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Brexit negotiations: Round 1

Jul 21, 2017
What happened in the first week of the Brexit negotiations? Eoin O’Shea takes a look.
 
Last week’s Brexit talks in Brussels were formally called the second round of negotiations. With the first round in June being only to agree the timetable for talks, it is perhaps apt to describe what went on last week as being the real first round of engagement between the parties.
 
Since the UK’s recent general election, there has been speculation (fuelled by none other than the UK’s Chancellor of the Exchequer) that the UK would change its negotiating stance from a hard Brexit to a soft Brexit (i.e. by the UK starting to argue that the UK should remain within the EU Single Market, like Norway, and/or the EU Customs Union, like Turkey. None of these possibilities were dealt with in last week’s negotiations because, as was evident last week, it is still the case that the UK will continue on its inevitable negotiating course towards a hard Brexit.
 
In preparation for last week’s negotiations, the EU published 24 position papers. The UK side was not so forthcoming. While there may potentially be a good deal of agreement between the parties on some items, it is the case that the sides left Brussels last Thursday with no real agreement/engagement on the substantial issues arising in this part of the Brexit negotiation process.
 
Before delving into the minutiae of what the EU/UK disagreed on in last week’s talks, it is worth pointing out that, if there will be no deal between EU/UK before Brexit happens, the UK will crash out of the EU without a trade deal in place. That would cause severe difficulties for the UK and for Ireland. Therefore, these talks between the UK and the EU (in which Ireland does not have direct involvement) are absolutely crucial for Ireland.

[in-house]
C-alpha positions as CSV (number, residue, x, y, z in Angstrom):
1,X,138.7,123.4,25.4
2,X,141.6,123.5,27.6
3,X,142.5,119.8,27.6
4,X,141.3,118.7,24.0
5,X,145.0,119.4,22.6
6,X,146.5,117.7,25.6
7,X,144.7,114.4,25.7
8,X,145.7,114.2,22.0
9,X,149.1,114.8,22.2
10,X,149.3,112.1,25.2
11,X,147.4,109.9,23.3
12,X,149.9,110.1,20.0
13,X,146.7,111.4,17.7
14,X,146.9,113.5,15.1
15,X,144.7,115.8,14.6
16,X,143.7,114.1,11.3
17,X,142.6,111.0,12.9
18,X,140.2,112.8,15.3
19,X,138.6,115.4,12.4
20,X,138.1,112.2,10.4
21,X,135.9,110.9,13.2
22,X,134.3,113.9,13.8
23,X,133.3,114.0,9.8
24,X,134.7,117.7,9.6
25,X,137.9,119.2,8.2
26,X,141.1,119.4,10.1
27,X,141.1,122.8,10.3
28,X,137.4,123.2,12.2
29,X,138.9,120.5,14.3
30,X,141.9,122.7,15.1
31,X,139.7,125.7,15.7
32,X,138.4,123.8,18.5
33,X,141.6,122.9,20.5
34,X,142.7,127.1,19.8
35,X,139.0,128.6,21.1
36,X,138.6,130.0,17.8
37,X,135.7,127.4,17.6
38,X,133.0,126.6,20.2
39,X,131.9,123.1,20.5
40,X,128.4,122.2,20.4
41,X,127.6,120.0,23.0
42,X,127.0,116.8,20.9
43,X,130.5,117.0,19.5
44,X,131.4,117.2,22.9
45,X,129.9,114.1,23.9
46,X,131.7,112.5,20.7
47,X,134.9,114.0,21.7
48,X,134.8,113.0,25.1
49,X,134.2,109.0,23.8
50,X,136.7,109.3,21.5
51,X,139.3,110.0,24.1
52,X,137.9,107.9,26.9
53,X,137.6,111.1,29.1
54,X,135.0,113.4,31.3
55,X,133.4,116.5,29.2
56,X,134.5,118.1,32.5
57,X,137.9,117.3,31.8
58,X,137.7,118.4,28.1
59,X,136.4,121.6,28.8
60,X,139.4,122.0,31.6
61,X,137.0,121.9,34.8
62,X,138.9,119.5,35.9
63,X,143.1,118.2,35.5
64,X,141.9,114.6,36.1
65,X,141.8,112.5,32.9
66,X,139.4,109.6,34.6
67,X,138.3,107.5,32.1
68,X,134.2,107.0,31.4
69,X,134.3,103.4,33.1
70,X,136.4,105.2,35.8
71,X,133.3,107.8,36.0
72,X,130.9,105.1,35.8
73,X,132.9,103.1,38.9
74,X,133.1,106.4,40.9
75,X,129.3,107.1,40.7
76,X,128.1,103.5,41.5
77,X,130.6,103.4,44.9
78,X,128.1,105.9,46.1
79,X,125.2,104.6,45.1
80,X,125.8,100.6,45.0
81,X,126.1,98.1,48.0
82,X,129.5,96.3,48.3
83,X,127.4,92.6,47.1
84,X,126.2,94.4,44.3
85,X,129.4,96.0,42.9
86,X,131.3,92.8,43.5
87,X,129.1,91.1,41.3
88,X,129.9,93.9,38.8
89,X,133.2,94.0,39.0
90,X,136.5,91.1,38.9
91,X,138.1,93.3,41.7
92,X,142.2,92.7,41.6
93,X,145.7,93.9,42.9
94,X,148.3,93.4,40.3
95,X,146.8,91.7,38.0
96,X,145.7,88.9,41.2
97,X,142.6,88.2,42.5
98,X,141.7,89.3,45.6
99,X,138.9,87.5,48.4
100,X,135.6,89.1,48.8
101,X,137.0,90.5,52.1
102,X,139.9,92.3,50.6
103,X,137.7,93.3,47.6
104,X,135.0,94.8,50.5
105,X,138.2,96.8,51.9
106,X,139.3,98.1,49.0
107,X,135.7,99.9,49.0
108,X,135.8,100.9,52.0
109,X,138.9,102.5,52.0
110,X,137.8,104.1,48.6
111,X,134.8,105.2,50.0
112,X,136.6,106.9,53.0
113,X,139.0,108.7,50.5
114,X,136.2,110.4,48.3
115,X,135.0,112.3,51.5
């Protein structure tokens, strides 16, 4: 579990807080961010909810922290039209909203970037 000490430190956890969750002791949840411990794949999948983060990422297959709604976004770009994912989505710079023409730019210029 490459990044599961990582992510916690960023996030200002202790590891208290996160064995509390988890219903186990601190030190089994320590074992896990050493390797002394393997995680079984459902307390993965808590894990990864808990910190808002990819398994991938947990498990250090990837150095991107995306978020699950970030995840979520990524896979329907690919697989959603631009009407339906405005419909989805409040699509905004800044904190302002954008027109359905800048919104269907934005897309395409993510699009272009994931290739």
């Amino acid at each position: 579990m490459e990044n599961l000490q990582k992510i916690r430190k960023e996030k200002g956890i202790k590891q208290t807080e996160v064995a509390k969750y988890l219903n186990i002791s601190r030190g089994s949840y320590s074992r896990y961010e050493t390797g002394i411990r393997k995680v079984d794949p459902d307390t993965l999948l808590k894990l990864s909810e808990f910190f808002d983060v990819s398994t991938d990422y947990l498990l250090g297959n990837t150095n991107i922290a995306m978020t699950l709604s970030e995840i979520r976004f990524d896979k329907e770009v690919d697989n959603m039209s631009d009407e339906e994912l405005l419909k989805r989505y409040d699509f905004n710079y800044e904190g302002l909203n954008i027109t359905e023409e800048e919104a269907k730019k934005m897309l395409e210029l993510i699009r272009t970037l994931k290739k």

The EU has, with the agreement of the UK, divided the negotiation process into a couple of phases. The first phase (where we are now) concerns the rights of EU citizens present in the UK on Brexit day, the amount of money the UK must pay the EU on exit, and other matters. The ‘other matters’ bit is a moveable feast but includes issues relating to the Irish border and the preservation of the Common Travel Area between the UK and Ireland.
 
To sum up the first phase of the talks, it is my view that, not only was there no agreement, but there was no agreement on the possibility of there being an agreement. In lawyers’ parlance, the parties are headed for trial which, in these circumstances, is the worst possible outcome for Ireland.
 
On the most contentious issue in last week’s talks, which was the ‘financial settlement’ (i.e. what monies the UK will owe the EU on Brexit day), Michel Barnier, the EU’s chief negotiator, last week publicly welcomed that the UK had stated openly during the previous week that at least some monies were due from the UK to the EU on exit. At last Thursday’s press conference, however, David Davis, the UK’s chief negotiator, failed to confirm same by way of real words. In relation to citizenship rights on Brexit day, Barnier was asked by a journalist whether the European Court of Justice should still be involved post-Brexit in deciding on issues relating to EU citizens present in the UK on Brexit day. Barnier confirmed, in effect, that the involvement of the EU courts represented a red line for the EU negotiators. On that issue, Barnier’s position could not be further than that of the UK.
 
So the Brexit negotiations have not got off to a good start for Ireland. The possibility of there being no deal at all between the UK and the EU has increased. It is evident that the parties are still divided by ideological rather than practical considerations and, in truth, there was little from last week’s talks which would give one hope that the sides will eventually be drawn together.
 
Eoin O’Shea FCA is a practising barrister, specialising in commercial and tax law. Eoin is a former member of the European Court of Auditors.